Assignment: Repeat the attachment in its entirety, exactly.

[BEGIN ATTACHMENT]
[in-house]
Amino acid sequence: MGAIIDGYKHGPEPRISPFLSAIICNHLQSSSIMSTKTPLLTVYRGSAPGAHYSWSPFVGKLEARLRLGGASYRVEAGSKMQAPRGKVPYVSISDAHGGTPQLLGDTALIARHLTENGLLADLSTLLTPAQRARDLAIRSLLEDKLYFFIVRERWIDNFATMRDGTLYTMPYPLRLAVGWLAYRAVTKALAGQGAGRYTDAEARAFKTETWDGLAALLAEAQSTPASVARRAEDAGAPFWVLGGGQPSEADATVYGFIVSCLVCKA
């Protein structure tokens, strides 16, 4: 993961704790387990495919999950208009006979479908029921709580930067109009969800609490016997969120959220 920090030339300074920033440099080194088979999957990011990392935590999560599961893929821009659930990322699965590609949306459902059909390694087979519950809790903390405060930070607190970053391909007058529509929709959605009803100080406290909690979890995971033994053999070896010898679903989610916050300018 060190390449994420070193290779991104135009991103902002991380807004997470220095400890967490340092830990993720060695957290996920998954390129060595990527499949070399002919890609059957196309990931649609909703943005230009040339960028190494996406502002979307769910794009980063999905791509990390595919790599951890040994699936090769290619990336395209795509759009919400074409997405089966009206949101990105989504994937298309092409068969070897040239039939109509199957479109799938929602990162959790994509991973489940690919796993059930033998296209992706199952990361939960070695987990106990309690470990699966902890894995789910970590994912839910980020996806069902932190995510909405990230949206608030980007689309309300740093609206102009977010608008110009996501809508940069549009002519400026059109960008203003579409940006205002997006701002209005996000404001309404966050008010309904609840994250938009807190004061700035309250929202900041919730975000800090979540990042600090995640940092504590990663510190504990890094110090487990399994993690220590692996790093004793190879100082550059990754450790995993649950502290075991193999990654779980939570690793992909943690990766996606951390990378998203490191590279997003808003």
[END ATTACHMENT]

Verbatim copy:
[in-house]
Amino acid sequence: MGAIIDGYKHGPEPRISPFLSAIICNHLQSSSIMSTKTPLLTVYRGSAPGAHYSWSPFVGKLEARLRLGGASYRVEAGSKMQAPRGKVPYVSISDAHGGTPQLLGDTALIARHLTENGLLADLSTLLTPAQRARDLAIRSLLEDKLYFFIVRERWIDNFATMRDGTLYTMPYPLRLAVGWLAYRAVTKALAGQGAGRYTDAEARAFKTETWDGLAALLAEAQSTPASVARRAEDAGAPFWVLGGGQPSEADATVYGFIVSCLVCKA
């Protein structure tokens, strides 16, 4: 993961704790387990495919999950208009006979479908029921709580930067109009969800609490016997969120959220 920090030339300074920033440099080194088979999957990011990392935590999560599961893929821009659930990322699965590609949306459902059909390694087979519950809790903390405060930070607190970053391909007058529509929709959605009803100080406290909690979890995971033994053999070896010898679903989610916050300018 060190390449994420070193290779991104135009991103902002991380807004997470220095400890967490340092830990993720060695957290996920998954390129060595990527499949070399002919890609059957196309990931649609909703943005230009040339960028190494996406502002979307769910794009980063999905791509990390595919790599951890040994699936090769290619990336395209795509759009919400074409997405089966009206949101990105989504994937298309092409068969070897040239039939109509199957479109799938929602990162959790994509991973489940690919796993059930033998296209992706199952990361939960070695987990106990309690470990699966902890894995789910970590994912839910980020996806069902932190995510909405990230949206608030980007689309309300740093609206102009977010608008110009996501809508940069549009002519400026059109960008203003579409940006205002997006701002209005996000404001309404966050008010309904609840994250938009807190004061700035309250929202900041919730975000800090979540990042600090995640940092504590990663510190504990890094110090487990399994993690220590692996790093004793190879100082550059990754450790995993649950502290075991193999990654779980939570690793992909943690990766996606951390990378998203490191590279997003808003």